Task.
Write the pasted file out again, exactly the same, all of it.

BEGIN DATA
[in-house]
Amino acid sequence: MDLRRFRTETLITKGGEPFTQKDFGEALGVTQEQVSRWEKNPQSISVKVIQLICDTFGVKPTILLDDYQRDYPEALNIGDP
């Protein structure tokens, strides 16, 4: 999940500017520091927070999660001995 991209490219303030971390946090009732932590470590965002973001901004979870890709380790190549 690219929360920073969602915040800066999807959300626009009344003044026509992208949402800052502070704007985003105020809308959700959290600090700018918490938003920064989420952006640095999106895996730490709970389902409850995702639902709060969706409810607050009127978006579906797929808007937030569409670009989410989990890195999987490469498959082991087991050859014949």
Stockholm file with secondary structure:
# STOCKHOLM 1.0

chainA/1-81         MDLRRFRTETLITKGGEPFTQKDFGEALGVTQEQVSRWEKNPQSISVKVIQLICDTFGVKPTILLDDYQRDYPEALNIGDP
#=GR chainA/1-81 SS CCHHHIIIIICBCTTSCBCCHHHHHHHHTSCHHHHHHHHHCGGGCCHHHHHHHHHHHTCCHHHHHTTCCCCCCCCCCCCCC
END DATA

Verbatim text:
[in-house]
Amino acid sequence: MDLRRFRTETLITKGGEPFTQKDFGEALGVTQEQVSRWEKNPQSISVKVIQLICDTFGVKPTILLDDYQRDYPEALNIGDP
């Protein structure tokens, strides 16, 4: 999940500017520091927070999660001995 991209490219303030971390946090009732932590470590965002973001901004979870890709380790190549 690219929360920073969602915040800066999807959300626009009344003044026509992208949402800052502070704007985003105020809308959700959290600090700018918490938003920064989420952006640095999106895996730490709970389902409850995702639902709060969706409810607050009127978006579906797929808007937030569409670009989410989990890195999987490469498959082991087991050859014949």
Stockholm file with secondary structure:
# STOCKHOLM 1.0

chainA/1-81         MDLRRFRTETLITKGGEPFTQKDFGEALGVTQEQVSRWEKNPQSISVKVIQLICDTFGVKPTILLDDYQRDYPEALNIGDP
#=GR chainA/1-81 SS CCHHHIIIIICBCTTSCBCCHHHHHHHHTSCHHHHHHHHHCGGGCCHHHHHHHHHHHTCCHHHHHTTCCCCCCCCCCCCCC